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Aengus Collins, Head Of Economic Growth And Transformation, World Economic Forum

New Realities Of The Less Globalised World

Businesses and policymakers have to question many of the assumptions that have underpinned strategic planning in recent years and decades. One of them is giving more weight to resilience over efficiency. That’s a disruptive process, but it can also be a catalyst for innovation, adaptation and improvement

The latest IMF World Economic Outlook report forecasts a decline in global growth from 3.4% in 2022 to 2.8% in 2023, followed by a recovery to 3.0% in 2024. However, it doesn’t rule out the possibility of further decline. The IMF is certainly not alone in trying to understand the underlying trends in the world economy, which is facing many unknowns in times of gloomy global political and economic developments. Indeed, the latest World Economic Forum Chief Economists Outlook Report 2023 indicates that the experts they surveyed are too divided on the likelihood of a global recession. We turned to Aengus Collins, Head of Economic Growth and Transformation of the World Economic Forum for further explanation of such rift.

“I think the key thing to take from the spread of opinions about the short-term health of the global economy is how uncertain things currently are. There is less confidence than usual about how to interpret and weigh the latest economic developments and policy decisions. This is perhaps clearest at the moment in relation to inflation, where the data continue to confound expectations and where central banks are struggling to bring the pace of price rises back down to target without causing adverse effects elsewhere in the economy. But it also relates to the bigger-picture factors that you mention: it is very difficult to predict the future impacts of global political and economic developments that are unusually volatile at the moment” says our interlocutor. “All in all,” adds Collins, “this is not an easy time to be making decisions that rely on predictions about the future of the economy.”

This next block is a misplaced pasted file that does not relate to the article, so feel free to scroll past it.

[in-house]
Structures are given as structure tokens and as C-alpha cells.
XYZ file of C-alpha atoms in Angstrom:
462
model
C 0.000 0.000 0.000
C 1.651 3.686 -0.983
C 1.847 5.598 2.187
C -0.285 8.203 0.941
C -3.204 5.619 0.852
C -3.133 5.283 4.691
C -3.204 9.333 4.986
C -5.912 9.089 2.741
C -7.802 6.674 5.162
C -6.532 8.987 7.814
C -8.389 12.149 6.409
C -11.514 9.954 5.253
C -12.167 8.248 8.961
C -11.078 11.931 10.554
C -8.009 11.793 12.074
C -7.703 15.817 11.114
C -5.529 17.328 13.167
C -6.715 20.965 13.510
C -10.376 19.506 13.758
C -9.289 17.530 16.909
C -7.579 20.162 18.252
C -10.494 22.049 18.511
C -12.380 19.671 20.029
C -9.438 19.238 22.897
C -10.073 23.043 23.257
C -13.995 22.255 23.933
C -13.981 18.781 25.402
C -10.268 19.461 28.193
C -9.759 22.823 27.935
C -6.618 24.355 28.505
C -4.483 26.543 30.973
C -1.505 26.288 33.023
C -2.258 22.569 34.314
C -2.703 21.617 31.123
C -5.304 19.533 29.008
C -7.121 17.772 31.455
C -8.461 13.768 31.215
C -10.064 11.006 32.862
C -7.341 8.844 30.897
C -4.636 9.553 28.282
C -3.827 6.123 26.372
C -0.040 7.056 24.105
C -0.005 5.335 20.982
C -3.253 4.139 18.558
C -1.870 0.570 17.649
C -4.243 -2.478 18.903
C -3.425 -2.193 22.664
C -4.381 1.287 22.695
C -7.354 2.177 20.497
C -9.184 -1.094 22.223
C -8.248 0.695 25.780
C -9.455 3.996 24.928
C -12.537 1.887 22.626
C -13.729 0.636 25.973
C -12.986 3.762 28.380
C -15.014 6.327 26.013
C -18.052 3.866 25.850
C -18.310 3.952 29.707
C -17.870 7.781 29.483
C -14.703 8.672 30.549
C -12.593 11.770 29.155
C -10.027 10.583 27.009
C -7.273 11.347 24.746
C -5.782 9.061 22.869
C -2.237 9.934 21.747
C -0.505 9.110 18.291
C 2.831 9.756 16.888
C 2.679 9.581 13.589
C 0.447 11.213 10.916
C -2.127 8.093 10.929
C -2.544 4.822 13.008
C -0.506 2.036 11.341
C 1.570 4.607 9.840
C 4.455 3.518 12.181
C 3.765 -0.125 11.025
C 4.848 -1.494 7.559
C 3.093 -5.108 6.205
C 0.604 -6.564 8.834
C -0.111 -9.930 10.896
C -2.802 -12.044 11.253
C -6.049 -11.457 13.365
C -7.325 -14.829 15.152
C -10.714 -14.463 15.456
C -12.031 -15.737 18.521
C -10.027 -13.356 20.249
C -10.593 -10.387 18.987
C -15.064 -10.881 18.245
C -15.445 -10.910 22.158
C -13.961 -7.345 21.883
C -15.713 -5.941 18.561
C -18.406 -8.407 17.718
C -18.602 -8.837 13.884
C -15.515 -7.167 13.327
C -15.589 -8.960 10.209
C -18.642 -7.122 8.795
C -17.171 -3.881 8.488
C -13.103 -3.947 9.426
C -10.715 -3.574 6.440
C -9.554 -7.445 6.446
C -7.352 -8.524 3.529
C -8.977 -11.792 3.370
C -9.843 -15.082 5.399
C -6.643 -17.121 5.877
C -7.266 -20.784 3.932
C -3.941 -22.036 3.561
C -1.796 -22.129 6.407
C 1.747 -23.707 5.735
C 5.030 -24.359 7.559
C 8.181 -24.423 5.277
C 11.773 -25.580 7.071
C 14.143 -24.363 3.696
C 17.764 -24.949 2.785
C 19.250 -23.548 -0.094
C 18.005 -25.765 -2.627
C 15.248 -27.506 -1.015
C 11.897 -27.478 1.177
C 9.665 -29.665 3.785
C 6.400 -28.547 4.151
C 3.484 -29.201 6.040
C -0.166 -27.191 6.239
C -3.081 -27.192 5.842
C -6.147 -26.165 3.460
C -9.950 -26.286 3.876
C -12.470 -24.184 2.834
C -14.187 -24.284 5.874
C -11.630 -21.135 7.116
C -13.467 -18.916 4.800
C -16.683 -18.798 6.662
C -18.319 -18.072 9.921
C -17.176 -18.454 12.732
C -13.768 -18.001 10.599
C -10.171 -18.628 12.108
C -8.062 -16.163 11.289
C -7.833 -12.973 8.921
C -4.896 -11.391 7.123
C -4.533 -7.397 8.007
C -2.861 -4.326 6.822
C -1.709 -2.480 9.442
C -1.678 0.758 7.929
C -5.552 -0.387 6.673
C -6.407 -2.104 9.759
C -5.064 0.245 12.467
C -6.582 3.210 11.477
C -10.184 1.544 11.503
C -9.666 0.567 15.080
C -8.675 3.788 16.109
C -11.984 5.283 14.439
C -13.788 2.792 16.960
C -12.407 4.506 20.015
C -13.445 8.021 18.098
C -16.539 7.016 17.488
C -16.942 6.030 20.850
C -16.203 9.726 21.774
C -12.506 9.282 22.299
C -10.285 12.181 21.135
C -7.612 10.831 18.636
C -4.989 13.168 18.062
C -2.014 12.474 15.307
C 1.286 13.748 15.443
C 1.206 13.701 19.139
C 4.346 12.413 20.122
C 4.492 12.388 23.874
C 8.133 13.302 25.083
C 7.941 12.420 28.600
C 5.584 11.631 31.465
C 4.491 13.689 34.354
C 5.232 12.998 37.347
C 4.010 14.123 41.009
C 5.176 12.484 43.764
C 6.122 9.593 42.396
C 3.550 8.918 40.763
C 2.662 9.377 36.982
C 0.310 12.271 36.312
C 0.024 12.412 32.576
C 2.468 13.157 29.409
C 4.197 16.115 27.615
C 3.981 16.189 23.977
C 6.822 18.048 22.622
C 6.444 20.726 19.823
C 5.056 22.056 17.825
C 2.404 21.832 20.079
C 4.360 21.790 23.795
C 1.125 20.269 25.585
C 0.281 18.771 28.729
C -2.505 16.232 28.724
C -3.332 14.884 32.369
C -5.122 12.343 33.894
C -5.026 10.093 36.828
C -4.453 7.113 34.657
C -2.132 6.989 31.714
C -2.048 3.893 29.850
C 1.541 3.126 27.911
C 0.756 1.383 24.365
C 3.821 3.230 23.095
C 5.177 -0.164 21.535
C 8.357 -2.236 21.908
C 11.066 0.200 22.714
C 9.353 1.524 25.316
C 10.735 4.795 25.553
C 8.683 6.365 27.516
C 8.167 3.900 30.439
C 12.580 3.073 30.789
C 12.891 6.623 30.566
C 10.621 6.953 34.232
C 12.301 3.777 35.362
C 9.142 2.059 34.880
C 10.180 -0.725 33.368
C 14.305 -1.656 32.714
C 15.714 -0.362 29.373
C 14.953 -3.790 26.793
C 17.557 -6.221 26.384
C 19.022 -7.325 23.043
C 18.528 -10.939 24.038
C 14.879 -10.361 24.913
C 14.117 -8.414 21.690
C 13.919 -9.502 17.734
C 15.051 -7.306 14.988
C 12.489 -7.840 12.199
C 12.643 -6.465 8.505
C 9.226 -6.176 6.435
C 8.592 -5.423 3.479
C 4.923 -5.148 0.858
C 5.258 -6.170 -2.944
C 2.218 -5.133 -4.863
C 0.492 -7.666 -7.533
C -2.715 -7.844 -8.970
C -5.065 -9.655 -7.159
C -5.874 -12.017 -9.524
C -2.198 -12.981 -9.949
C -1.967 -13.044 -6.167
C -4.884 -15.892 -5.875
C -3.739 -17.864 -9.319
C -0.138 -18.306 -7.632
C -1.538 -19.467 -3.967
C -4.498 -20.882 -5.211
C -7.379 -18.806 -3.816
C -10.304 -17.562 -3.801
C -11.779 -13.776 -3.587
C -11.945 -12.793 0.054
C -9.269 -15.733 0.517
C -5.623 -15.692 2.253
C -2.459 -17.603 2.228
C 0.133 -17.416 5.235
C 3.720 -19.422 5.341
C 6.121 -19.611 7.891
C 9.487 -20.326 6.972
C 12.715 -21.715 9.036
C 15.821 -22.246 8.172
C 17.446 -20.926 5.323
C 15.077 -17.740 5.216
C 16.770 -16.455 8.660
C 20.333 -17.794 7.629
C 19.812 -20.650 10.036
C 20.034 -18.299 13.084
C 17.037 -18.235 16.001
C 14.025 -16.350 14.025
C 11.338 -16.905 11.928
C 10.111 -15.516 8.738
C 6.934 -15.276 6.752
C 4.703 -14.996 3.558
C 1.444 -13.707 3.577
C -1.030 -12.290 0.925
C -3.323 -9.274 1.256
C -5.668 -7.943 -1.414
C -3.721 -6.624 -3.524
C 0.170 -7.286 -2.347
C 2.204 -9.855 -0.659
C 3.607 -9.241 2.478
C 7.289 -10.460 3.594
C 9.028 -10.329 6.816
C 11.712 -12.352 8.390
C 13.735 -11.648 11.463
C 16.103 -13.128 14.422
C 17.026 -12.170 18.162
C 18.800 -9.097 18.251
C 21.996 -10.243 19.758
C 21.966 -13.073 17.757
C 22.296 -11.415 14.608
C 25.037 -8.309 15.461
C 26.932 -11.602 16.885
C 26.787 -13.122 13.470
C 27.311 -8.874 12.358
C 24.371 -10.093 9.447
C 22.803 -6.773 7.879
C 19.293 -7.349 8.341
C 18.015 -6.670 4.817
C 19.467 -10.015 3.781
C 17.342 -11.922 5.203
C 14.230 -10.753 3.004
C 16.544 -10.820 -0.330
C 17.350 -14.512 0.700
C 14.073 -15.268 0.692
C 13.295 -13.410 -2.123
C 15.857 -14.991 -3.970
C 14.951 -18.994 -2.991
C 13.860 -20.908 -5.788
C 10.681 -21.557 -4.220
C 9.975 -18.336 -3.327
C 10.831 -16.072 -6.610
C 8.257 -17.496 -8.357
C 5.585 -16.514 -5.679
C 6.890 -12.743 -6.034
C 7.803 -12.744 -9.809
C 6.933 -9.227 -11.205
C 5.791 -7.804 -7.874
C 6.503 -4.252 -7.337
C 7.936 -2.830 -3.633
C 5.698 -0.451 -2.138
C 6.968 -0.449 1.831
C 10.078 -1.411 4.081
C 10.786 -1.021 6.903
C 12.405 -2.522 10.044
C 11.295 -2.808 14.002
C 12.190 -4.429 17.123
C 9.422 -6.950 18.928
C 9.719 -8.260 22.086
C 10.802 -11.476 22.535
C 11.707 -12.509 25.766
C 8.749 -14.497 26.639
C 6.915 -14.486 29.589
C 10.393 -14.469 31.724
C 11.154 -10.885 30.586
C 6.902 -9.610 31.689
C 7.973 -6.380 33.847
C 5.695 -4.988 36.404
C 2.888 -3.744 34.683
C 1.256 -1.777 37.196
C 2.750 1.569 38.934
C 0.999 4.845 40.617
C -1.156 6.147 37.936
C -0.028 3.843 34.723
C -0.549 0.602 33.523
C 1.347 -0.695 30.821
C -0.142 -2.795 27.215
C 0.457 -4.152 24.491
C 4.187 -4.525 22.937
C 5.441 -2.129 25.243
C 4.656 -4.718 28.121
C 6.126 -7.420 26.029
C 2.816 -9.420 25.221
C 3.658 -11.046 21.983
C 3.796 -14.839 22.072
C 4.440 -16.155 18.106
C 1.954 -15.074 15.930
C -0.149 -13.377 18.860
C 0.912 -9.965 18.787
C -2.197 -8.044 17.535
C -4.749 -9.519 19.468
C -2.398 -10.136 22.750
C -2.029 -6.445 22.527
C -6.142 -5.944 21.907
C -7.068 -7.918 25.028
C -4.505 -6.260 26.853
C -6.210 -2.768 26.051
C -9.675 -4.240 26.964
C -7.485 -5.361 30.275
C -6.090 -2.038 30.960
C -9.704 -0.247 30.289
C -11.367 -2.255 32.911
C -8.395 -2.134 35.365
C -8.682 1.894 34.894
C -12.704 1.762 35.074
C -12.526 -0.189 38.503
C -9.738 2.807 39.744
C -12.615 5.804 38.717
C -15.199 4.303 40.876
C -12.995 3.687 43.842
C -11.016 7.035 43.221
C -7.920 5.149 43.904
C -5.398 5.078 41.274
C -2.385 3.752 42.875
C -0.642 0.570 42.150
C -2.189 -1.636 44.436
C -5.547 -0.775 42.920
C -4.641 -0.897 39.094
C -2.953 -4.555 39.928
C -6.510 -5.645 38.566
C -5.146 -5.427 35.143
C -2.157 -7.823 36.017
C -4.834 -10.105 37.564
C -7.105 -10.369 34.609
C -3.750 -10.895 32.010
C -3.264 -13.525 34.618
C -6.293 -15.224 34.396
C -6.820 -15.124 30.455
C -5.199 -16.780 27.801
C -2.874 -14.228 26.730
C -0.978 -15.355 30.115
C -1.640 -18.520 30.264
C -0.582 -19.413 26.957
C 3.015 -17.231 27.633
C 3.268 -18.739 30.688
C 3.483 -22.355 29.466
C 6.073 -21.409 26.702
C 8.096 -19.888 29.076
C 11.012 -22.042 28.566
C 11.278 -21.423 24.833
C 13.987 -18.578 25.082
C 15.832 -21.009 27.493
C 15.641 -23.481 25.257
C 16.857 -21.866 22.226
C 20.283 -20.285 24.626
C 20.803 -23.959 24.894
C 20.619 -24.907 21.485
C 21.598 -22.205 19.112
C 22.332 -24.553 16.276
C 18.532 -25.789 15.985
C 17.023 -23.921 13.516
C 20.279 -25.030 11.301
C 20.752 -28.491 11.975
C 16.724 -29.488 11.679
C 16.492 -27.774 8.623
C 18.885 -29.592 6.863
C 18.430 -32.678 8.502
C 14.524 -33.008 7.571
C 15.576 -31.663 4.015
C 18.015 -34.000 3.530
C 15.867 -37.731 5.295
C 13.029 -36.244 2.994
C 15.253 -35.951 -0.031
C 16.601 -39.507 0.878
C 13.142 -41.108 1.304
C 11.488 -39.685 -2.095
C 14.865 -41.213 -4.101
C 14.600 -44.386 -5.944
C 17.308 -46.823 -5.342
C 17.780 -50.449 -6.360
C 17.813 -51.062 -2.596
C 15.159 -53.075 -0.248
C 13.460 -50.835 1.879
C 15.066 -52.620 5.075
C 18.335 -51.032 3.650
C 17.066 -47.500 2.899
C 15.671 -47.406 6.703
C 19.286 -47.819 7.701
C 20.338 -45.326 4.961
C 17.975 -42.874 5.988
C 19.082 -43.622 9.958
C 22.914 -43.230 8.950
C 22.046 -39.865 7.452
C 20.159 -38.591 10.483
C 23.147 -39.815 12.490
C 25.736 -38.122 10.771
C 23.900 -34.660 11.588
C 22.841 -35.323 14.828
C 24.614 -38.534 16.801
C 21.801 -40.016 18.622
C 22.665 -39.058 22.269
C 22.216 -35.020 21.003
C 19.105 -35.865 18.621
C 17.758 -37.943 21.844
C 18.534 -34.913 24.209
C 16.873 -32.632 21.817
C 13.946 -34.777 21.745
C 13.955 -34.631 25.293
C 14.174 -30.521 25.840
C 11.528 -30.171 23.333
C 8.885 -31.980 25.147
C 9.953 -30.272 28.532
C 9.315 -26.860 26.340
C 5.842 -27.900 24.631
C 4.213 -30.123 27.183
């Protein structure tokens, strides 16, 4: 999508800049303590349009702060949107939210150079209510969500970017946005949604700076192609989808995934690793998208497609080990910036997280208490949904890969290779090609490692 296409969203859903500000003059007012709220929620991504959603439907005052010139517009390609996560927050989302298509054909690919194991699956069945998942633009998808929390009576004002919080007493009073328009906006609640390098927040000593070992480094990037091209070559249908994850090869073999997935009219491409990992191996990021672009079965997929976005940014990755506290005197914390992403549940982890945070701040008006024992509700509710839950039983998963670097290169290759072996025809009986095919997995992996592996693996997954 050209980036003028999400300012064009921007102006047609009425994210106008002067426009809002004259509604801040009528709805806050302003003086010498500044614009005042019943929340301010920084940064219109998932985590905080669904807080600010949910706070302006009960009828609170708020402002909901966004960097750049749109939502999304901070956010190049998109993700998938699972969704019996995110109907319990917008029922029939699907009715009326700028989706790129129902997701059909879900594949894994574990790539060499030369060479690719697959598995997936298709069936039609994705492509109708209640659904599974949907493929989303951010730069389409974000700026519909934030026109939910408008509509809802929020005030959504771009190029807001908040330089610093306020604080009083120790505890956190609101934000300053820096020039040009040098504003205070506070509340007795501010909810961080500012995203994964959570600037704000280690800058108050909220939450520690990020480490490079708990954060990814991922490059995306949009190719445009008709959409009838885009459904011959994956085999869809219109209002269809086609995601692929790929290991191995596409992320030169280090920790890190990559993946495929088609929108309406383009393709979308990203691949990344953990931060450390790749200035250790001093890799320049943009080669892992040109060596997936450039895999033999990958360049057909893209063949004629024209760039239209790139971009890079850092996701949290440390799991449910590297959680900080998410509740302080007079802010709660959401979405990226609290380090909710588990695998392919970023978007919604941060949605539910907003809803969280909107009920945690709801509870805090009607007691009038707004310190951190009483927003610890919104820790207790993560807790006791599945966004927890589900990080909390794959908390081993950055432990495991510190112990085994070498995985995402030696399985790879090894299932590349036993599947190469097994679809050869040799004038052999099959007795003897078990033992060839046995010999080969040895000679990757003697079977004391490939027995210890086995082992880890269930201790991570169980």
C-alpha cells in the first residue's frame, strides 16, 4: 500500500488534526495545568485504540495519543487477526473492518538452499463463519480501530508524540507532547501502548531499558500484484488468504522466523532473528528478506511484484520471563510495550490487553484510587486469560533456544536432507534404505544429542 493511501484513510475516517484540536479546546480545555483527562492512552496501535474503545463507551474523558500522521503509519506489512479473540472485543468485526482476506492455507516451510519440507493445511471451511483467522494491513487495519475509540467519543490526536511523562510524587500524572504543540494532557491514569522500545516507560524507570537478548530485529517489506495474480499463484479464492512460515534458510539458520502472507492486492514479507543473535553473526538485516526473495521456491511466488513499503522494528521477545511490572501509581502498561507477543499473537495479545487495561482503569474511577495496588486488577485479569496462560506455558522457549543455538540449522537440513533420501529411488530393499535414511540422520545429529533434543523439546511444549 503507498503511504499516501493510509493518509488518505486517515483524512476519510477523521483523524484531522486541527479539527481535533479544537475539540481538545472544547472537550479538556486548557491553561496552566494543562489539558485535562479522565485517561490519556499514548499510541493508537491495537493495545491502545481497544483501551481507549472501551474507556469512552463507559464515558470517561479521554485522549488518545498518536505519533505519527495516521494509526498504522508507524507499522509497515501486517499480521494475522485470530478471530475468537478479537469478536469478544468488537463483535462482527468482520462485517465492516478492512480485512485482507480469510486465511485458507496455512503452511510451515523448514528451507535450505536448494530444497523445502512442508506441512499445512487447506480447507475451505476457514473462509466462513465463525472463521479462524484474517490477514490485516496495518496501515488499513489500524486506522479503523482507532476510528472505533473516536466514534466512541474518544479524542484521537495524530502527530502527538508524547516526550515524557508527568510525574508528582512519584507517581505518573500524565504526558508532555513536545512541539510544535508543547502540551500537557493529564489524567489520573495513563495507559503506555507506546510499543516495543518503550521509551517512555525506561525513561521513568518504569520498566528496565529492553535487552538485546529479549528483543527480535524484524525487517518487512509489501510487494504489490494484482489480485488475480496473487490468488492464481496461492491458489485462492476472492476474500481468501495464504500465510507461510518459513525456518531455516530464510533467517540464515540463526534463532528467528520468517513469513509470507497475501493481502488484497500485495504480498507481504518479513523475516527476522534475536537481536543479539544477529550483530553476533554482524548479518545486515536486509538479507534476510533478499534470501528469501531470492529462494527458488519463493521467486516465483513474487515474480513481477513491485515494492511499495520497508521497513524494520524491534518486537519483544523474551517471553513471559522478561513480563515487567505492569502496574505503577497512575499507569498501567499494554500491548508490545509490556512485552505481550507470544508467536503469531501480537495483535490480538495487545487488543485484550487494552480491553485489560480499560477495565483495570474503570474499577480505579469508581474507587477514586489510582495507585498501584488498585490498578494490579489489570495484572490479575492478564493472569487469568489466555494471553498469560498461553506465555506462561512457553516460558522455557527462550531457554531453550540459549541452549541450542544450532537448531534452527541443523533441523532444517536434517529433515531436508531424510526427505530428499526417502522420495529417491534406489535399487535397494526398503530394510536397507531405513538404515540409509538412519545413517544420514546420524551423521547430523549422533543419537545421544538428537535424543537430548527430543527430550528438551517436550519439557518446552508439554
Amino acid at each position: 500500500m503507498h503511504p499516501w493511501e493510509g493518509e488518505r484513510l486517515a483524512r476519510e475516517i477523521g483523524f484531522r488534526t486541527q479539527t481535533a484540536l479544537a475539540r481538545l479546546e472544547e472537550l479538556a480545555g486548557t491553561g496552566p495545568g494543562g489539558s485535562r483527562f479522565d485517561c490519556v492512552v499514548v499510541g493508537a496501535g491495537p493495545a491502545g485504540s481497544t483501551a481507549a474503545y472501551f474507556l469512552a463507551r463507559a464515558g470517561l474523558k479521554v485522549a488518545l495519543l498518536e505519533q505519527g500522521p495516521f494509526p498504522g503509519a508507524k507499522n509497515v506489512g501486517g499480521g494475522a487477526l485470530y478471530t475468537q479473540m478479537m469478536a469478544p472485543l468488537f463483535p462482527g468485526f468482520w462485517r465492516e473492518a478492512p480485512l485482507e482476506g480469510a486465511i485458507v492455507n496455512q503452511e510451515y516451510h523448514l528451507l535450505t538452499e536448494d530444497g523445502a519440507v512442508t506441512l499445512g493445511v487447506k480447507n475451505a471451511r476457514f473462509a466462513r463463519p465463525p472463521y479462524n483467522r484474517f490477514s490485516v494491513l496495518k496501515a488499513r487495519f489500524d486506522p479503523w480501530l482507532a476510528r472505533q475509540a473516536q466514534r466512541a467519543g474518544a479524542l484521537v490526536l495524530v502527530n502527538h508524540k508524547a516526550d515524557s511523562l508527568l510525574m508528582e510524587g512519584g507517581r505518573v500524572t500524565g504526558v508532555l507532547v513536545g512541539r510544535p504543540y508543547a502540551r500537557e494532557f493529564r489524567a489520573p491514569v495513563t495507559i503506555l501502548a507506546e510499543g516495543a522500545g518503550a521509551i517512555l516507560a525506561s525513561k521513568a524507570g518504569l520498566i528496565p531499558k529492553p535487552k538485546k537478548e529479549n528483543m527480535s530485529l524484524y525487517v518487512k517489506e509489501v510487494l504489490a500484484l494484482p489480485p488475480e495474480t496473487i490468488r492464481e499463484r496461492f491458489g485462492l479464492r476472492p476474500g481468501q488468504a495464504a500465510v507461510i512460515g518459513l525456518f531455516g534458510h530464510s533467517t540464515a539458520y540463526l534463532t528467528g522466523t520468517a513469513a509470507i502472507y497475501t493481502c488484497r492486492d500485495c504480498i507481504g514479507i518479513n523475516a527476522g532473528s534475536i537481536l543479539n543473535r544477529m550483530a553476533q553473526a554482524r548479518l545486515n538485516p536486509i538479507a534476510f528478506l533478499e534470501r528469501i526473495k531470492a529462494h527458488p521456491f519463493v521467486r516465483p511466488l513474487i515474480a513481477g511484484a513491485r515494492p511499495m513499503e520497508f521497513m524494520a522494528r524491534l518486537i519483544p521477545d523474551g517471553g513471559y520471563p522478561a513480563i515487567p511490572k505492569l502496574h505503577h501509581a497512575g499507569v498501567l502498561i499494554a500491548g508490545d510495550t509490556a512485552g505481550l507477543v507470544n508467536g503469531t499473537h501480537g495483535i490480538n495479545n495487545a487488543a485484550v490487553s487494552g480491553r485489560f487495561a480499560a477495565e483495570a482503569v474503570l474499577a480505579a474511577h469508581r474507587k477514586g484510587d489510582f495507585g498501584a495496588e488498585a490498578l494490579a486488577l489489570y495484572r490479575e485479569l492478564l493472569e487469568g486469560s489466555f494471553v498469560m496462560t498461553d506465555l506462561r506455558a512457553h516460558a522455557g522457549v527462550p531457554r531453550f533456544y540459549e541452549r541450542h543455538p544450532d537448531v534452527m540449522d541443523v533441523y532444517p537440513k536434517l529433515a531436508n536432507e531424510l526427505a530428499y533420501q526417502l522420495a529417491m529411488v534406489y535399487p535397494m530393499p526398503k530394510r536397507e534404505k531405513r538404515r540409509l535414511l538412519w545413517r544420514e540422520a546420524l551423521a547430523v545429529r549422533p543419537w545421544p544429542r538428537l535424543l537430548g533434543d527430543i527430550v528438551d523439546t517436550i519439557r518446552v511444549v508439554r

Do you anticipate any potential alleviation of the negative impact arising from global geoeconomic and geopolitical events throughout 2023?

– There is no doubt that the last few years have been very challenging across much of the world, hitting the most vulnerable hardest. A lot of important work is going on to try to ease or reverse some of the current global disruptions, but if you are asking just about 2023, then unfortunately it looks clear that tension and conflict are going to persist over that timeframe. But there are reasons to be positive about the alleviation of negative impacts. Humans are adaptable, and we can see processes of adjustment and alleviation in things like responses to supply chain disruptions. This highlights a key issue that the disruptions of recent years have brought to the fore: resilience. Resilience is the ability to absorb and even learn from shocks rather than being upended by them. And for organisations and communities of all sorts, I think people are recognising much more clearly the value of investing in resilience, and also the risks that come from underinvesting in resilience.

Another important point here relates to the level of ongoing cooperation and interaction that continues despite the challenging global backdrop. We should not underestimate the amount of global exchange that still takes place every single day: flows of goods, services, people, ideas, technologies, finance and so on. And nor should we underestimate the continuing commitment to global cooperation in responses to truly global challenges like climate change. There is room for cautious optimism.